The Power of Brutal Honesty
Matthias Rothmund left a surgical clamp inside a patient, which is the kind of thing you’d think would hurt a surgeon’s reputation. But he managed the opposite.
Rothmund blamed no one but himself, corrected the mistake, and asked his insurance company to offer the patient a quick settlement.
He hoped that was the end of it, but it wasn’t. The patient returned five years later, requesting Rothmund to perform an unrelated surgery.
“Rothmund was surprised,” Gerd Gigerenzer wrote in his book Risk Savvy. “The patient explained that he trusted Rothmund and his clinic precisely because Rothmund had immediately admitted his error and corrected it.”
This highlight’s two points:
Everyone is in sales whether they realize it or not. You may not sell shoes or insurance, but you sell something, and that something is usually “trust.”
The best way to build trust isn’t to convince people that you don’t make mistakes. It’s to convince them that you’ll be honest and corrective when you inevitably do.
I’m increasingly realizing that we haven’t fully grasped the decades-long shift away from industrial jobs where you made stuff toward service jobs where you make decisions.
For most of history the economy’s top product was labor. Grunt work. Brute force. It was impersonal and mindless, which is why 90% of it is now relegated to machines.
That’s not the case today. Now people sell services, which are basically short-term relationships. If you sell financial advice, or accounting, or design, or childcare, or nursing, your product is your ability to make good decisions, which rests entirely on customers’ willingness to trust you. It’s hard to grasp how important trust is, because for most of history businesses and employees could get away without much of it, since they weren’t selling it. But trust is becoming the global economy’s top product. “Honesty is the best policy” is viewed as a moral statement, but it’s not anymore. When your product is trust and your flaws will quickly be exposed it’s as practical a strategy as it gets.
Nike figured this out when it was a startup, competing against Puma and Adidas. Nike’s early shoes were seriously flawed. But it was brutally honest with customers, admitting its shortcomings and asking for feedback. That built trust, which was easy to discount but made all the difference to Nike’s real product: Its brand. Nike founder Phil Knight recalls in his book Shoe Dog how blown away he was with runners’ interest in Nike even when its samples were falling apart. One runner told him: “Everyone else bullshits, you guys always shoot straight. So if you say this new shoe, this Nike, is worth a shot, we believe.”
I’ve seen this with investment managers. Clients love when presentations emphasize investments that went poorly before mentioning successes. Few complain about the losers. They appreciate the honesty because – maybe without knowing it – what they’re buying is the investment manager’s trust. Bessemer Venture Partners publishes its “anti-portfolio,” a group of successful companies it passed on. “[Our] long and storied history has afforded our firm an unparalleled number of opportunities to completely screw up,” it writes. People love this, because it instantly builds trust.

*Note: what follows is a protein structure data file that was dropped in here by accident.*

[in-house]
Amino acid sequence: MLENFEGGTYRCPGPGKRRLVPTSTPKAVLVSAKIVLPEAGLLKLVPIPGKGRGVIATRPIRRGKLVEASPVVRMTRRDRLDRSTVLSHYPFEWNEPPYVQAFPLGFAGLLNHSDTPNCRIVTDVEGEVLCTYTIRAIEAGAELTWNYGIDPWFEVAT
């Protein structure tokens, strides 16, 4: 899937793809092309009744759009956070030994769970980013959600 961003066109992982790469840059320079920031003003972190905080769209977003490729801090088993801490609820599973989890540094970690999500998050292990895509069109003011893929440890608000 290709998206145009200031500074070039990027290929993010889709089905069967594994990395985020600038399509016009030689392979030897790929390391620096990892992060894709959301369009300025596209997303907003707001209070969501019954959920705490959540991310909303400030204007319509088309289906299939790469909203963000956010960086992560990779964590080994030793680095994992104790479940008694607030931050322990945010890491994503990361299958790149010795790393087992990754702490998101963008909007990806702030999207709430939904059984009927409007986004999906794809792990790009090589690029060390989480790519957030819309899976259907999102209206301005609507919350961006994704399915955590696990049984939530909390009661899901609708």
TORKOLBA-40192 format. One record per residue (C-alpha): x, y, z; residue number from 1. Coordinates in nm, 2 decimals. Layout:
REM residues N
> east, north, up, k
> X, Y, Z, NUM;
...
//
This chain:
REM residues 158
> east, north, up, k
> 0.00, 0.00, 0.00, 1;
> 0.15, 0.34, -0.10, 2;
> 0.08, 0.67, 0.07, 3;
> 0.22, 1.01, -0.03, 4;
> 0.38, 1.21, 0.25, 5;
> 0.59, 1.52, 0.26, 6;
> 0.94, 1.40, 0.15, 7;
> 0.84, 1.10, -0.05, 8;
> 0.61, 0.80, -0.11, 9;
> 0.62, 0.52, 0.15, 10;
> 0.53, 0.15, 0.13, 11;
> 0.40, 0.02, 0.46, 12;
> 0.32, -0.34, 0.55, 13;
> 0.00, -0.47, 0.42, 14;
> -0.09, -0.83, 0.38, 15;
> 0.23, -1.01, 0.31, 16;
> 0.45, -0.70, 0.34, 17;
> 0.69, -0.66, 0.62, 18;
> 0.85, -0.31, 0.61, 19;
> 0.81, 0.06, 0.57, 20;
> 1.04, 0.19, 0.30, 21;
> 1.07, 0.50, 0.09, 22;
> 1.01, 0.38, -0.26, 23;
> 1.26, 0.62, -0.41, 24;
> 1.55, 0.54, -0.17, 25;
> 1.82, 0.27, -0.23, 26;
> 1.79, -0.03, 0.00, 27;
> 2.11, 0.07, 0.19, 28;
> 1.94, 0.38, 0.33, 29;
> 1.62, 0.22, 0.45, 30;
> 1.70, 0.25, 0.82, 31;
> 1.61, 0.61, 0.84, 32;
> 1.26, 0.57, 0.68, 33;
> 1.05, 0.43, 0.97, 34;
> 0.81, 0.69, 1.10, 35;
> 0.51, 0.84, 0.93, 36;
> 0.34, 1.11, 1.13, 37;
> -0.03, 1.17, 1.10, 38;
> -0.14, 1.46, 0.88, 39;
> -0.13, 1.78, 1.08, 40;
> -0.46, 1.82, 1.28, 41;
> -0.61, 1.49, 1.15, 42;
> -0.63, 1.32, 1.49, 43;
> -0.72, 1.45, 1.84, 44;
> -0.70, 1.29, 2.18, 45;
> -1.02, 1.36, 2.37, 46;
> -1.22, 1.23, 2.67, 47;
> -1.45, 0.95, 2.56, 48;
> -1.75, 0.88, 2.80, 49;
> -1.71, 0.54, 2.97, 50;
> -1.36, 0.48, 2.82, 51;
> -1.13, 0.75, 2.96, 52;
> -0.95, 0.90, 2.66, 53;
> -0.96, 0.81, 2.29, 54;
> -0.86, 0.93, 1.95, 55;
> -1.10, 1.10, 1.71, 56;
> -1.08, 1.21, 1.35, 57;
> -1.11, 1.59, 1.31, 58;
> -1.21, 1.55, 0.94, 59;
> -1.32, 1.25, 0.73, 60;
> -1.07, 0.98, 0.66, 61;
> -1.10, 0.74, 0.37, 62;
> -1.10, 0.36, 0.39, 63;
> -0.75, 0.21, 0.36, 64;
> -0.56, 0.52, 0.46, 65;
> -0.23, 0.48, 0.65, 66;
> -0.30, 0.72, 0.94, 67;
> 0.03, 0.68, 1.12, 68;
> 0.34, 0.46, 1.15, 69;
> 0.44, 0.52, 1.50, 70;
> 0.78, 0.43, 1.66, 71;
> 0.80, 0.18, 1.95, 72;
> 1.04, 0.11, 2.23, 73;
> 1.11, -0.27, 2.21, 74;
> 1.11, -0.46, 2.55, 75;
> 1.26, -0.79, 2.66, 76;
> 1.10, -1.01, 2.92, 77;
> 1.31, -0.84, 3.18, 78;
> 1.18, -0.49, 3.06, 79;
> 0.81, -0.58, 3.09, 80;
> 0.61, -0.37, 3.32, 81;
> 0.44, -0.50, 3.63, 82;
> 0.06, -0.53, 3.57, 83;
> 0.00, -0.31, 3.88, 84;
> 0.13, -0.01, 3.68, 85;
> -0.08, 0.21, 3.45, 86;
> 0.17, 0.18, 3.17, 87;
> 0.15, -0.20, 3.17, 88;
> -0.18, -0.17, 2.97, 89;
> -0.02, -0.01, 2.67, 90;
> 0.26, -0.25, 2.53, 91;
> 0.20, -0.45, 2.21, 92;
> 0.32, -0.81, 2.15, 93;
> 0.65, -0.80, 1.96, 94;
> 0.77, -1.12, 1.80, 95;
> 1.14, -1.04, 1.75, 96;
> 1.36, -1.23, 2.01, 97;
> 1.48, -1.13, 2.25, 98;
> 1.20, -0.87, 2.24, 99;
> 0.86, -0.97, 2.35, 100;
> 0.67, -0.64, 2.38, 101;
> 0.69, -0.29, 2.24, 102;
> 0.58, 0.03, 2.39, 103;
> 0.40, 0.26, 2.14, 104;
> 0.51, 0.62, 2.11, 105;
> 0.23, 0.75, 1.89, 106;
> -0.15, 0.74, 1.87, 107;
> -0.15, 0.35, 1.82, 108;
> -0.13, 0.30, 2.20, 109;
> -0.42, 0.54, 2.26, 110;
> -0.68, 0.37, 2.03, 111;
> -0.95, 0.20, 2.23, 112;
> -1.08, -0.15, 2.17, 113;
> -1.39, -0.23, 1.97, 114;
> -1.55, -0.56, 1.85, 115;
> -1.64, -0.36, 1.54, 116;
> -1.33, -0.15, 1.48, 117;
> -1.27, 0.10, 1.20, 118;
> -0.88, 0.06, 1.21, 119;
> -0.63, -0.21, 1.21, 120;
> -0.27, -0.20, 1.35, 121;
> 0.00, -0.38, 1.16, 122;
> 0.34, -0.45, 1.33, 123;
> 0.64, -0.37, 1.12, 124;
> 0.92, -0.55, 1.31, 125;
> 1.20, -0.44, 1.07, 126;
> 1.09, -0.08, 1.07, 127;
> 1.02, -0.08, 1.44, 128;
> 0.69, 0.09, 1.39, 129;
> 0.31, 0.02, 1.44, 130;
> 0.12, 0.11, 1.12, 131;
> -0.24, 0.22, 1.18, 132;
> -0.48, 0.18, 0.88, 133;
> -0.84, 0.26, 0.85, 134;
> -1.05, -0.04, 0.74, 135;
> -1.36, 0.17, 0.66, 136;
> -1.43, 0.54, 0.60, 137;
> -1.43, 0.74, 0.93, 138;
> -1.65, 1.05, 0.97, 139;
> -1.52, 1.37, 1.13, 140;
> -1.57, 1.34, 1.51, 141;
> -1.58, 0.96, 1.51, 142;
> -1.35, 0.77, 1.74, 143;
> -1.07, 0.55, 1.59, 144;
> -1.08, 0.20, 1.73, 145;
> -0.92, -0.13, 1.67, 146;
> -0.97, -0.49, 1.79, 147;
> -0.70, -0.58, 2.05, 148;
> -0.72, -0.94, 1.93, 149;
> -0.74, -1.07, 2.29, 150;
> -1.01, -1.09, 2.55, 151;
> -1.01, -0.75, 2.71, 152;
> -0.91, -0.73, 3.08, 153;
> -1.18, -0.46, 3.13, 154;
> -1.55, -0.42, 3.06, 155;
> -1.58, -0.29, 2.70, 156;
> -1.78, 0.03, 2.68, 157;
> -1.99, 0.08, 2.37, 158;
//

Rothmund, Nike, and Bessemer Ventures have successes that vastly outnumber their screw ups. But it’s easy to overlook that success relies on your customers’ willingness to trust you, and trust means openly admitting that you’re not always successful. Trying to give the impression that you don’t make mistakes is interpreted as overoptimism at best, and more commonly what Nike’s first customers called “bullshit.” Customers, employees, and bosses can recover from occasional imperfection. But lack of trust is a non-starter.
An important point here is defining what brutal honesty means. A culture of honesty is usually seen as the ability to call out your co-workers – especially those below you – when they make a mistake. This is good, but can backfire if taken too far. Excessive criticism smashes morale, causes defensiveness, and is often rooted in your own insecurity. A smarter culture of honesty is when people feel comfortable revealing their own mistakes – especially managers and those at the top. Trickle-down honesty.
Something that took me a while to grasp but now seems obvious are simple points like:
Trust the investor who talks about his mistakes. Avoid the one who doesn’t, as his are likely larger.
Trust the news source that is constantly issuing corrections. Avoid the one who doesn’t, as its are likely larger.
Back the business that admits its future is uncertain. Avoid the one who doesn’t, as it truly has no idea what’s coming.
Trust the new employee who admits to being confused. Be skeptical of the one who doesn’t, as he likely has no idea what’s going on.
And as Rothmund might say, trust the surgeon who admits his errors, not the one who claims he doesn’t make any.